In The News


Have You Met Loretto's Wonder Woman?
"When I wake up every morning, I do my meditation, I put my feet on the floor, and say this is going hto be a good day; you claim it and you own it. I don’t care what anybody throws at you, it’s going to be a good day. No matter what happens, you tell them to have a blessed day. You keep going. That’s how I keep my smile every day. Trust me, it wasn’t easy, it takes practice. It’s easy for me to say it because I came through the storm. I survived.
Seeing domestic violence cases breaks me. I am a survivor of domestic violence, I was in a 19-year relationship, I was shot but I survived. When I see young ladies come in that are in domestic violence situations, they are closed up, they are in a shell, they don’t know who to trust. A lot of times when the police bring them in, they won’t speak. The crisis workers try to talk to them, they won’t speak. When they come in and no one can get them to talk, I ask if I can give it a shot. Once I get down to talking to them, I gain their trust, they tell me their name. I tell them do you feel safe to talk to me, they say no because they don’t trust anybody. Once I tell them my story, they tell me I don’t look like someone who has been through that. I tell them you can be me and then you can go and help somebody and they’re going to tell you the same thing. You have to build that strength. I am strong.
I’m from the Austin area; I was a little rugrat running around up in this area. I played in Columbus Park. Me giving back to this community is something that is amazing. After high school, I went to Mississippi and ended up going to college. I got a degree in criminal justice and worked at a security firm where I started as a regular unarmed security officer. Within four years, I worked myself up as a manager, and eventually was running the company. I’ve been in this line of work over 20 years now. I stayed there ten years as a lieutenant/area supervisor where I worked with a lot of police officers. They told me: ‘you know you do such a good job; you keep a lot of clients for the company, we advise you to apply for law enforcement.’ I kind of rejected it because I was in my thirties and thought they would not want anyone as old as me. They brought me an application and within two months I was called and started the police academy and eventually graduated. Then, I ended up working in a college town, which is way harder than working on the street because you’re dealing with some party kids, but eventually I developed a relationship with the kids. To me, it was all about helping, it was not about arresting them or putting anybody in jail. I ended up going back to the academy and then I ended up working for another police department part time, working the city, so I had the best of both worlds: college town, regular city. I worked two jobs for almost two years to support my mom and my dad who were in Chicago and were sick. Eventually I had to travel back and forth to take care of my parents and made the decision to move back home. I’ve been in this line of work over 20 years now. Working at Loretto Hospital has made me more patient, compassionate, understanding, and better at listening. I am powerful.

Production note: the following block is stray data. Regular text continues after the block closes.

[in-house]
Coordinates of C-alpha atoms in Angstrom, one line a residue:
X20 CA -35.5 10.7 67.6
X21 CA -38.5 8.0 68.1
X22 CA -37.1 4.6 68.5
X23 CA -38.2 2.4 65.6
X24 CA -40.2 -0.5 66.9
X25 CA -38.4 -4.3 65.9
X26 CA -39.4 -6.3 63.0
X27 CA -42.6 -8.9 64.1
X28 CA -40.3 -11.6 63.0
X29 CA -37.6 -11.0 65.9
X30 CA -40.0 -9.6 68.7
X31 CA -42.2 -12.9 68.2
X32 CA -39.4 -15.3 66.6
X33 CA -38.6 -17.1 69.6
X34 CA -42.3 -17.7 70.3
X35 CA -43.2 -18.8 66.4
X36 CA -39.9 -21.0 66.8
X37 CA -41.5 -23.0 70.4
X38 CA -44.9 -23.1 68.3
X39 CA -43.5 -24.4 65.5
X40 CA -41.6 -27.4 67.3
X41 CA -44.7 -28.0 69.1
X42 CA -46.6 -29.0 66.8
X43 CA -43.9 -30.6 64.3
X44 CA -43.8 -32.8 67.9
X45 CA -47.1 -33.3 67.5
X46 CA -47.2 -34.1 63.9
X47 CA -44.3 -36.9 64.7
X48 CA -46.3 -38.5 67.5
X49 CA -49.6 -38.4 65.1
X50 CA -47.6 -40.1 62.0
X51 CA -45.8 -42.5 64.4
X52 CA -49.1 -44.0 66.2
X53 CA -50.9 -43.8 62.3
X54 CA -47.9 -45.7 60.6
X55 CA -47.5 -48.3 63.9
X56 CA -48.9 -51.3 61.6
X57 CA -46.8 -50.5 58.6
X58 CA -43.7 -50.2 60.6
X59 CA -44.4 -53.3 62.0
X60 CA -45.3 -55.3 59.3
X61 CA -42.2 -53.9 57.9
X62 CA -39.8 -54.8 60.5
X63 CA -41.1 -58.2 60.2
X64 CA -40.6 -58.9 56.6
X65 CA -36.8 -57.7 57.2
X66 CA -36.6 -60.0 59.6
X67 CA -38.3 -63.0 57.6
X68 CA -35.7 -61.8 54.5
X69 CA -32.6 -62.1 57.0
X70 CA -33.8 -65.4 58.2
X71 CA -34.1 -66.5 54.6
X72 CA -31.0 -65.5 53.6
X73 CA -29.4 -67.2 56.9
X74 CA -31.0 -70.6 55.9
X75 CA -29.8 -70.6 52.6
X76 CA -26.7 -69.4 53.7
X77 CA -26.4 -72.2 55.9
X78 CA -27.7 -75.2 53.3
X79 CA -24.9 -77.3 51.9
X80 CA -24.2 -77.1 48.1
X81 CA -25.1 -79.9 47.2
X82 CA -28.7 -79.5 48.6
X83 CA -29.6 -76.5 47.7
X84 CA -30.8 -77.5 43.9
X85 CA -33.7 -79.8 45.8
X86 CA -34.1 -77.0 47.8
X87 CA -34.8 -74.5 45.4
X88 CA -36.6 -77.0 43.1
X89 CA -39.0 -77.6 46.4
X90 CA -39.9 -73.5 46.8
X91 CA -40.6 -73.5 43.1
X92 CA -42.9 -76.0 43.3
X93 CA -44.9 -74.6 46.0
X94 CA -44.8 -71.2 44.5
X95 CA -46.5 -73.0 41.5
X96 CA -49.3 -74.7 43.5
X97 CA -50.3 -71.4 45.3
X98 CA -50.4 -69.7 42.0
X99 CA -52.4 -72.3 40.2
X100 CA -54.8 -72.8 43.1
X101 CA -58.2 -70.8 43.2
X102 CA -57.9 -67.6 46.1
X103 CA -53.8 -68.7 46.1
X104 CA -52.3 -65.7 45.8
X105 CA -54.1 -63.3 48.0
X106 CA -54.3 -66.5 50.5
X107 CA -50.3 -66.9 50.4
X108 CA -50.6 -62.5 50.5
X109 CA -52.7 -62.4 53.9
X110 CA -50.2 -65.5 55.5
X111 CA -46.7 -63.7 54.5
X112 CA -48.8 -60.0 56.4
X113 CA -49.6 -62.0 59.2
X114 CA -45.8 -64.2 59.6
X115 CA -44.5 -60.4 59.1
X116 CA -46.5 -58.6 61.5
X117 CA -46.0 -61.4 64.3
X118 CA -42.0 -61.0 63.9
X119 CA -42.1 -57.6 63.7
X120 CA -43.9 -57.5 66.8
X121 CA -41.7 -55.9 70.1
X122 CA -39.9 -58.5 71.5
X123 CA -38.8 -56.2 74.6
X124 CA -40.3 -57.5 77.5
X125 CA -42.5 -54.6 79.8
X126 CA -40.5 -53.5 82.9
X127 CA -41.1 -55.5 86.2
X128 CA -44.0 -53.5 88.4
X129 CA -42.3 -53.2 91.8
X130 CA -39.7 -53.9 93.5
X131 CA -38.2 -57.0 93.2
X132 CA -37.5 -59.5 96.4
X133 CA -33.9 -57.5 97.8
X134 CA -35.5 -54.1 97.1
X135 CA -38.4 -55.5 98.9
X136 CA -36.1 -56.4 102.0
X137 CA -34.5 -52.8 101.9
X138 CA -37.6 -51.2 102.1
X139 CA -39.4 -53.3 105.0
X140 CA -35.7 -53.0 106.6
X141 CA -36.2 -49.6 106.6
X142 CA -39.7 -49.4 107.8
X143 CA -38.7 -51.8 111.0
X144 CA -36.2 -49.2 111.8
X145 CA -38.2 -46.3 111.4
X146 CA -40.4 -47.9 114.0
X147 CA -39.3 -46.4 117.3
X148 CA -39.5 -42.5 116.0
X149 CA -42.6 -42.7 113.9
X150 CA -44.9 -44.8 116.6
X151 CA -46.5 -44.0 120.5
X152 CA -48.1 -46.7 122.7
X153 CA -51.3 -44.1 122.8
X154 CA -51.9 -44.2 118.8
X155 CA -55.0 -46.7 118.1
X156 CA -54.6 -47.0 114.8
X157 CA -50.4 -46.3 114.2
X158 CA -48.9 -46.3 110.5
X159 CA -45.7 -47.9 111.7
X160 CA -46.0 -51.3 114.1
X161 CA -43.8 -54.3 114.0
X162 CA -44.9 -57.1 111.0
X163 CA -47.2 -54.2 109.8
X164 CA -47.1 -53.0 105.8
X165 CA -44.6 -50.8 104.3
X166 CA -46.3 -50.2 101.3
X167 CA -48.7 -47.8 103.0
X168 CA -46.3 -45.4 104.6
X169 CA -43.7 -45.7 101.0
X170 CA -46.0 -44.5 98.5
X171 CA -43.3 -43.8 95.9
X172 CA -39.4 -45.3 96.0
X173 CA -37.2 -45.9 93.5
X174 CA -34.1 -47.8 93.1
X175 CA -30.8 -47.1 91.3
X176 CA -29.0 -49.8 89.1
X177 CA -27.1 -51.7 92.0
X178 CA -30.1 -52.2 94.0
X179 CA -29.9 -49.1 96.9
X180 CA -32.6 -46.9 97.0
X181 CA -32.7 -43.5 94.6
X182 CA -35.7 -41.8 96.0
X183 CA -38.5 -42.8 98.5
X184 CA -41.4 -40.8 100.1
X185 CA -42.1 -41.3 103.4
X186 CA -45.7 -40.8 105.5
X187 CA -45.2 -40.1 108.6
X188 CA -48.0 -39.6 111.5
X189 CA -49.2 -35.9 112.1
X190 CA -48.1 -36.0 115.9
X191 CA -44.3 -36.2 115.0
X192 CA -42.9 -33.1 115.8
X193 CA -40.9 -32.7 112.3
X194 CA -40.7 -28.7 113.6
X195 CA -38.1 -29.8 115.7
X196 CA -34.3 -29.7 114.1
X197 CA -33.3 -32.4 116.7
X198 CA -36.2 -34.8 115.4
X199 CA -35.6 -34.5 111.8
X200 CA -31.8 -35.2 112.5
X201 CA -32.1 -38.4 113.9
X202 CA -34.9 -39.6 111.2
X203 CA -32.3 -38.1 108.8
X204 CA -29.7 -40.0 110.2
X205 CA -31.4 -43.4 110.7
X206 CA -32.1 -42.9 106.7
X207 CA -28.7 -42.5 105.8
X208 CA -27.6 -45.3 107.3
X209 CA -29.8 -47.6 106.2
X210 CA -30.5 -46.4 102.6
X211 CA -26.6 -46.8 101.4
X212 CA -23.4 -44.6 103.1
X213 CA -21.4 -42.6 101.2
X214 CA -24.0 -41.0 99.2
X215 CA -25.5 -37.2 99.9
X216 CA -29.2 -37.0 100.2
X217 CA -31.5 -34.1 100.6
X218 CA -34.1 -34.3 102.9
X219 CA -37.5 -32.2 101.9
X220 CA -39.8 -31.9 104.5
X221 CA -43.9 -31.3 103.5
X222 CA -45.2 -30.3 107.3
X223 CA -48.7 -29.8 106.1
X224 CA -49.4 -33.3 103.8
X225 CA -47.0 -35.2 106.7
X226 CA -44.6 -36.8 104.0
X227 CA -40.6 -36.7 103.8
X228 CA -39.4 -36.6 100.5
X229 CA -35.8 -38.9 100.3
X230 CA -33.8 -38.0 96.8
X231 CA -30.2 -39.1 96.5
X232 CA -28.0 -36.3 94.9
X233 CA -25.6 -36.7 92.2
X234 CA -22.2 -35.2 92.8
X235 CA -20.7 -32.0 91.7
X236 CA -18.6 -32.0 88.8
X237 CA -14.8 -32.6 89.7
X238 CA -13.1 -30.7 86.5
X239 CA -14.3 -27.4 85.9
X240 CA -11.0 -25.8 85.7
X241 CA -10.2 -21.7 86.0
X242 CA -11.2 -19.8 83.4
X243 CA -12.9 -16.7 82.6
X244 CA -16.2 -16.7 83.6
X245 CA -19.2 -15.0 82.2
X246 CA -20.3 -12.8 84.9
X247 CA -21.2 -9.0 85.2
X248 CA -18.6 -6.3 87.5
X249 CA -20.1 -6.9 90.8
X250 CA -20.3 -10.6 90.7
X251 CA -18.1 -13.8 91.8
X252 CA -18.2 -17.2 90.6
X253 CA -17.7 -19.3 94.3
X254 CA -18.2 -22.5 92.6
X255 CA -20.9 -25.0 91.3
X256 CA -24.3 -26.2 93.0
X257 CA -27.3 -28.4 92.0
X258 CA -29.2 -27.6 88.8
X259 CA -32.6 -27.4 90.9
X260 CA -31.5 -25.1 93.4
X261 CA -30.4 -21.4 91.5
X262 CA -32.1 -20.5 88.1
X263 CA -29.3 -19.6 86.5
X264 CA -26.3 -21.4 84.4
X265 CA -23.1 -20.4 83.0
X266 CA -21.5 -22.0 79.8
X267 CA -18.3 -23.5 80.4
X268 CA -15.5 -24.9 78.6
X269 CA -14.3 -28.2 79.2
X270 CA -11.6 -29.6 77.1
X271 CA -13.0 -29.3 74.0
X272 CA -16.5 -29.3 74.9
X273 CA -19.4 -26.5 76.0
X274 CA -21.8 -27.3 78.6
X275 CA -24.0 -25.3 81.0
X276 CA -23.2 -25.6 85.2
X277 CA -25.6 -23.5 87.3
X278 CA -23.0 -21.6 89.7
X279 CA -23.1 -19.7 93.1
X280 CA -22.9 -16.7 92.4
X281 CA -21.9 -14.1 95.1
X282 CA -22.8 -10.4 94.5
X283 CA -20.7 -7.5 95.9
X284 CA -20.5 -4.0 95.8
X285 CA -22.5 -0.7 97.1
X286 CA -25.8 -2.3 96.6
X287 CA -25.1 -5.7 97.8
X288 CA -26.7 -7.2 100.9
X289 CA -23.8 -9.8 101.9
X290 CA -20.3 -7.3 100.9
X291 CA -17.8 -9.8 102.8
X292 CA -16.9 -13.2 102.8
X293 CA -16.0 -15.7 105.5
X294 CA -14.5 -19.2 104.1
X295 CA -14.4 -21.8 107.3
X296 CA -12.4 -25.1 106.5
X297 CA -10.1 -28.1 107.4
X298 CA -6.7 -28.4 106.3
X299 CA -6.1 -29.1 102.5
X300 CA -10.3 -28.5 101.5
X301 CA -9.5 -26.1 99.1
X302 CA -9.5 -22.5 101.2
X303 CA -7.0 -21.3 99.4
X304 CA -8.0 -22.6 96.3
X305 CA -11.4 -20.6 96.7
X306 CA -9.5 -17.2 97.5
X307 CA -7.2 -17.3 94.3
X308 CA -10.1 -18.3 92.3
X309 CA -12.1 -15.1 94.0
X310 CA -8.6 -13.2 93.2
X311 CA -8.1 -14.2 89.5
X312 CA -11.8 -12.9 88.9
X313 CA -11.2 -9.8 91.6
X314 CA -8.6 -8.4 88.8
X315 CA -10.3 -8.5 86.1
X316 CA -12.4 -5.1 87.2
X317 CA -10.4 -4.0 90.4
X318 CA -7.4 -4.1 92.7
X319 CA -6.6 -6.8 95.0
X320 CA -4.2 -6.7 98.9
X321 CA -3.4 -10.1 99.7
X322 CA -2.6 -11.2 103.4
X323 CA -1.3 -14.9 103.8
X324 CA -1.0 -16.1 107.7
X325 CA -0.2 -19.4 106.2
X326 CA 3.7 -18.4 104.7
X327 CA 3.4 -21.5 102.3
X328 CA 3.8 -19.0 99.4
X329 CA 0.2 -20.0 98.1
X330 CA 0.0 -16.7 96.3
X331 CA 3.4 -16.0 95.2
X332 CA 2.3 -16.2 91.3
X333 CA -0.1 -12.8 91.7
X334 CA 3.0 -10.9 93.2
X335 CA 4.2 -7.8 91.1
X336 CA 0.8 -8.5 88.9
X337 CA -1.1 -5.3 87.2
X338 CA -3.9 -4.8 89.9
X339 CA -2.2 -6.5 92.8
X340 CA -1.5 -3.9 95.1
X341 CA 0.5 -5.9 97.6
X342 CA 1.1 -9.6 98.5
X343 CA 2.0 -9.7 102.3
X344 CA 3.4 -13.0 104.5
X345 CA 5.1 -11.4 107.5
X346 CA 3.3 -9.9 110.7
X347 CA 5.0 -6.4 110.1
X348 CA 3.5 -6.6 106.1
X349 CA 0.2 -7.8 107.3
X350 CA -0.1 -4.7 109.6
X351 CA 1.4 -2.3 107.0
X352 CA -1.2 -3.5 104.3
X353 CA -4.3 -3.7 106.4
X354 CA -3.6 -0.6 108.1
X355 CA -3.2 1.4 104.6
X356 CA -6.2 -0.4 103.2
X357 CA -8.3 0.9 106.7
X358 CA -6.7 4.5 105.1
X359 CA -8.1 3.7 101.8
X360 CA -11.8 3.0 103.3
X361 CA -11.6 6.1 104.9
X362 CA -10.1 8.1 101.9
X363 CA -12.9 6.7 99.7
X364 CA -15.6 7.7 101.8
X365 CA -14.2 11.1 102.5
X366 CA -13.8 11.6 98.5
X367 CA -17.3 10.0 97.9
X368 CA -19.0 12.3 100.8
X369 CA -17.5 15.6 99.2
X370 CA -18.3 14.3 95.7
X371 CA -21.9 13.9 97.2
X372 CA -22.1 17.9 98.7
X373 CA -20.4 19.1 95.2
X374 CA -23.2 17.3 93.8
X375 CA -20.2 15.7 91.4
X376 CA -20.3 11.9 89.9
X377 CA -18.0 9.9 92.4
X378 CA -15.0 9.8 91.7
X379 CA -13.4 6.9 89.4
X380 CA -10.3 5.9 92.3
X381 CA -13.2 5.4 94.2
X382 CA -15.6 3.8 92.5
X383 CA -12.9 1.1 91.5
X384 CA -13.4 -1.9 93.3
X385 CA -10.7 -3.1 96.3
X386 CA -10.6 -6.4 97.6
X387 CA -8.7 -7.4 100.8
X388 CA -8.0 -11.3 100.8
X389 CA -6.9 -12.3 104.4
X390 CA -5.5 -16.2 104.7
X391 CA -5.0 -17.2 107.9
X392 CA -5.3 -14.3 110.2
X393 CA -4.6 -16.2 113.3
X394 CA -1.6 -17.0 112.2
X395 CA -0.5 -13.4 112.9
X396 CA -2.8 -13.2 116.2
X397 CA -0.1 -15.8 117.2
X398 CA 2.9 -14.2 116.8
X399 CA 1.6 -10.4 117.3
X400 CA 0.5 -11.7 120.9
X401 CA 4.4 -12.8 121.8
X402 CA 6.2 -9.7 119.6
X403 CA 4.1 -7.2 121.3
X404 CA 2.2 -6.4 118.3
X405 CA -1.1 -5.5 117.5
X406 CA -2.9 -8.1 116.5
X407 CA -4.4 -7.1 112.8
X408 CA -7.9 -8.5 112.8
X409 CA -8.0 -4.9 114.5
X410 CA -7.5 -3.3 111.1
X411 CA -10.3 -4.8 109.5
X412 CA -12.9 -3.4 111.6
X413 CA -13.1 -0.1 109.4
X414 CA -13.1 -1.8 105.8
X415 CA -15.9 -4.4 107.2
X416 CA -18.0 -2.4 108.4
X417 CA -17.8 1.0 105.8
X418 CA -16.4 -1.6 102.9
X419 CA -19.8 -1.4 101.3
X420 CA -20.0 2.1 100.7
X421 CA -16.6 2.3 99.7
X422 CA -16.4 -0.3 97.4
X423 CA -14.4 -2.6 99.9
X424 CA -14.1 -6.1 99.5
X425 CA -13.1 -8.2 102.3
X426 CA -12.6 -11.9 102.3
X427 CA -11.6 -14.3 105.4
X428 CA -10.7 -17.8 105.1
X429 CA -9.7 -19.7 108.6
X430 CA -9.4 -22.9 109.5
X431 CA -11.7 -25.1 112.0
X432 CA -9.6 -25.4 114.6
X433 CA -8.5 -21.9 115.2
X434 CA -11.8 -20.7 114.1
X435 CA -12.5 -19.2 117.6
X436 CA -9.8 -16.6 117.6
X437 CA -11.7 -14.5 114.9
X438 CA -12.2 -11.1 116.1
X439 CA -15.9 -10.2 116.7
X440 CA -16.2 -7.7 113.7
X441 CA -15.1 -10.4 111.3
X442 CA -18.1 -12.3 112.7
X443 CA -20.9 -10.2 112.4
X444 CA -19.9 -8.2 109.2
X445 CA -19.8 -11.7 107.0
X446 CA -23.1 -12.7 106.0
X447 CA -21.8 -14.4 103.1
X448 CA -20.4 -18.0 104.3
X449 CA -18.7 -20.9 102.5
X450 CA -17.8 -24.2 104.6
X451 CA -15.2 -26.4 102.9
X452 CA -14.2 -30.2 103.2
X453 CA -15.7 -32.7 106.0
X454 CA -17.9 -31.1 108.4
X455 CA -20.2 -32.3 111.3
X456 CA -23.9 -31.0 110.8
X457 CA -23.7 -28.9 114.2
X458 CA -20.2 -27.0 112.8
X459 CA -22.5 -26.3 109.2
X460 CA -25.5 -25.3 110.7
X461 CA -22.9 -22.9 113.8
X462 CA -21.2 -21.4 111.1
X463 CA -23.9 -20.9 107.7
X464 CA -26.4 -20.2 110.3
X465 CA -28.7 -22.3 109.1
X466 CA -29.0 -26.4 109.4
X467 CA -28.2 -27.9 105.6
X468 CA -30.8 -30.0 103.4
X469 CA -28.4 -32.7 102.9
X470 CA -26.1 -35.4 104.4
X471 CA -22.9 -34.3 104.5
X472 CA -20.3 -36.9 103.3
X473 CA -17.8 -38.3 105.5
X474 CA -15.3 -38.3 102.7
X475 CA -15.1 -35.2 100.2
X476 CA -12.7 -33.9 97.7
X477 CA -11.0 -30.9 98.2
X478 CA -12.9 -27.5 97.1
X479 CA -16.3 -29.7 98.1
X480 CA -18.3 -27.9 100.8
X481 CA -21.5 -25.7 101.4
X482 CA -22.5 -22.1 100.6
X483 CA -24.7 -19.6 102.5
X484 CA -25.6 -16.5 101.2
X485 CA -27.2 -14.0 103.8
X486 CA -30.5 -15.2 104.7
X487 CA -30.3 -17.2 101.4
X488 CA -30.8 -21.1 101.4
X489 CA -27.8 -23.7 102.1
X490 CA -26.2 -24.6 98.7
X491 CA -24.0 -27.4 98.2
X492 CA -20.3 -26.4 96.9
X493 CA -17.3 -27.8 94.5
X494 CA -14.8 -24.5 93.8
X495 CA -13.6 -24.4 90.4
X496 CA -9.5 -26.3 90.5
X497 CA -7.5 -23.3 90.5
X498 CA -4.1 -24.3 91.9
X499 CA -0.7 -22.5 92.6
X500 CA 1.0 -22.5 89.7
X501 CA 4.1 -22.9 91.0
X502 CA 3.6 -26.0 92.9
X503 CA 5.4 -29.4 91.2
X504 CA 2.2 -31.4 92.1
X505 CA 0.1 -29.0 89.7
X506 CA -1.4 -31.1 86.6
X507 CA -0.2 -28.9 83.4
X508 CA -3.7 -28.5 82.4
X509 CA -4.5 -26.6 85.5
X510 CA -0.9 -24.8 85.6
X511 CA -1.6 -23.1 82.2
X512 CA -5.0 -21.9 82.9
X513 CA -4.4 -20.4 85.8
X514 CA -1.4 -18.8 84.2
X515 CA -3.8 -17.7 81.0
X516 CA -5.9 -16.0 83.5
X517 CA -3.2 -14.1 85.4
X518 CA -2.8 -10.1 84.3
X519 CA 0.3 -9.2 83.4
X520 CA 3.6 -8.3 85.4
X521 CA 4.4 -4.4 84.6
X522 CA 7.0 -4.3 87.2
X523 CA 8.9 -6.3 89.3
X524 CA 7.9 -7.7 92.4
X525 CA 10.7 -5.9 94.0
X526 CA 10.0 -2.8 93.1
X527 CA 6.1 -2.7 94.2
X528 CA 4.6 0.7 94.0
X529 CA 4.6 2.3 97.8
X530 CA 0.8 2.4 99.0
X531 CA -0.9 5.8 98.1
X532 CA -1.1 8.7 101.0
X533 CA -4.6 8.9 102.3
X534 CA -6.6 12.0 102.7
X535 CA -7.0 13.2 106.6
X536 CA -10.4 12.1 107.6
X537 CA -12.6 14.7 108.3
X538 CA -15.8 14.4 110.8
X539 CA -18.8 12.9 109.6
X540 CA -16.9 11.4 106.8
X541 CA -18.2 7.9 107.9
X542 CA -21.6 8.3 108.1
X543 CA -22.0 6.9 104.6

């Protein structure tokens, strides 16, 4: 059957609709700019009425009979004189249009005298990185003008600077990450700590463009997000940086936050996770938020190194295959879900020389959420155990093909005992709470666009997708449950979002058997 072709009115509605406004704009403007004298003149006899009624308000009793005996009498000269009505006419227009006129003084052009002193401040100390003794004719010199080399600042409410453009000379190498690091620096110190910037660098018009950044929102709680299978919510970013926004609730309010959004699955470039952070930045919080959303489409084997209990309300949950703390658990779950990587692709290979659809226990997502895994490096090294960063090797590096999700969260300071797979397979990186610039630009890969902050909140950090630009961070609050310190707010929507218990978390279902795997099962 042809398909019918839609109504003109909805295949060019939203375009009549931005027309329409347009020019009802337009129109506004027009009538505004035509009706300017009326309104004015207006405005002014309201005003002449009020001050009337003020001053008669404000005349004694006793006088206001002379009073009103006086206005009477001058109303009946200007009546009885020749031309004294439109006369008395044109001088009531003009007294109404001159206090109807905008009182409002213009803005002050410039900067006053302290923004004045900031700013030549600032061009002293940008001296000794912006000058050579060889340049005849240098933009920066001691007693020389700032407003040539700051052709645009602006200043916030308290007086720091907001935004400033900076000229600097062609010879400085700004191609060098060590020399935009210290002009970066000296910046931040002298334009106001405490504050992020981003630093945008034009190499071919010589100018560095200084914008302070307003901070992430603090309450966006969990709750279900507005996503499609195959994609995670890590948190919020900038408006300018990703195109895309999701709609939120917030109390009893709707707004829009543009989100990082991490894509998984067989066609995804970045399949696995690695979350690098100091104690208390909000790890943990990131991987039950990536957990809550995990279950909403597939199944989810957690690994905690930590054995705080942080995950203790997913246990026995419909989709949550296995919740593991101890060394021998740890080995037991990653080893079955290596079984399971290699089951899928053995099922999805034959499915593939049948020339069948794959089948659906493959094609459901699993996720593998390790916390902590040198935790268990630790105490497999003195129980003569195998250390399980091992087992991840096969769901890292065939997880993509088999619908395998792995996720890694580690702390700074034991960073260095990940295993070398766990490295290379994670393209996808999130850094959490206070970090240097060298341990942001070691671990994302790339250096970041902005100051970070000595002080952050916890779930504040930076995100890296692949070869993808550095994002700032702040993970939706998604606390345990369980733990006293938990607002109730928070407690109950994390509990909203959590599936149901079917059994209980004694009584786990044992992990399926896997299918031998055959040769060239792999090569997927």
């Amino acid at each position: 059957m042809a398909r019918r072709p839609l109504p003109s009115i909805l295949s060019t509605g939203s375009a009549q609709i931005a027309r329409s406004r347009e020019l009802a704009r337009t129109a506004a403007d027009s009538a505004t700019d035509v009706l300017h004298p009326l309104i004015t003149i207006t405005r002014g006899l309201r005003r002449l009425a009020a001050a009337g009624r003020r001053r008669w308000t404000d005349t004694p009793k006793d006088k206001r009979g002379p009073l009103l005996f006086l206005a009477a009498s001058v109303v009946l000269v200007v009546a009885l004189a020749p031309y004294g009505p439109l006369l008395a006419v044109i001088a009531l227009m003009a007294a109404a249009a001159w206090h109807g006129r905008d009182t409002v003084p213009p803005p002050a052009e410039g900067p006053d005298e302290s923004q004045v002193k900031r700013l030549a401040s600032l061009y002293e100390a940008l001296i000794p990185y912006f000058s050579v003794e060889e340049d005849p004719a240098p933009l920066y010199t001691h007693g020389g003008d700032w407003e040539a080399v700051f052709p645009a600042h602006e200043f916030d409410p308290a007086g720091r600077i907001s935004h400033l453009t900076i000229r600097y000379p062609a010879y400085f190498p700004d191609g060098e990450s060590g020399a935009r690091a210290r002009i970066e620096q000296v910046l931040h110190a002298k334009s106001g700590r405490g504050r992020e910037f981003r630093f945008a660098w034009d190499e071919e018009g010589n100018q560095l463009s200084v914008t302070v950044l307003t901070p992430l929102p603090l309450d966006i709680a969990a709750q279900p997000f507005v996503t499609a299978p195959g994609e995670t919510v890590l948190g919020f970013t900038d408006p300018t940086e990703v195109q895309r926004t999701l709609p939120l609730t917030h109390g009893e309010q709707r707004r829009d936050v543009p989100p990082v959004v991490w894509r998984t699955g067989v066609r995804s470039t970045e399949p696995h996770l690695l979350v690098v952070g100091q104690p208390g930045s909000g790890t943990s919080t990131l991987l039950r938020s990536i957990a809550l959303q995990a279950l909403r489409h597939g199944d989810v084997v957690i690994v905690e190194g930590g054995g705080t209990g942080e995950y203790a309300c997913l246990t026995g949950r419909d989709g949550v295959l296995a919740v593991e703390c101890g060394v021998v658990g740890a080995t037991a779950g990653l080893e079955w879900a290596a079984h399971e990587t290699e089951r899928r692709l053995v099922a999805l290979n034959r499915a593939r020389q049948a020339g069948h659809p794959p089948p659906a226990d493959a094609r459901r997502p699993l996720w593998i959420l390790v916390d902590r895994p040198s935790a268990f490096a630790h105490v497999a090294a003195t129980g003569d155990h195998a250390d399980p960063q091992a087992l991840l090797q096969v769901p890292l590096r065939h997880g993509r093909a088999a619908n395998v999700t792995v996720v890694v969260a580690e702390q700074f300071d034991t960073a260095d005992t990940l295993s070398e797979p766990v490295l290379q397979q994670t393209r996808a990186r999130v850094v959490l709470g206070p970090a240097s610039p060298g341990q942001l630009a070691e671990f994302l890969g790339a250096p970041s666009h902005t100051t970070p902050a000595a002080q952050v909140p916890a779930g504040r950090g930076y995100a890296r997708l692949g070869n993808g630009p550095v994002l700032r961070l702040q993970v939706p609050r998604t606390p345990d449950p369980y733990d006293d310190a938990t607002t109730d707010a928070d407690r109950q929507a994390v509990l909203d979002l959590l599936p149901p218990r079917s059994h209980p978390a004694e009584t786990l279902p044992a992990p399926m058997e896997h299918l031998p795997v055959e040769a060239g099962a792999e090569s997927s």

Wonder Woman is such a powerful nickname for me. I think it comes because I’m not afraid of anything. People are like who is this lady, she doesn’t stop, she’s like a super woman and I’m like no, I’m Wonder Woman. I’ve always been a Wonder Woman fan since when I was a kid. That name came to me before I started wearing the Wonder Woman stuff. In my line of work, sometimes you have to detain and restrain, sometimes you have to take a beating. I still stand.
I am Yvette Jones, Loretto’s Wonder Woman."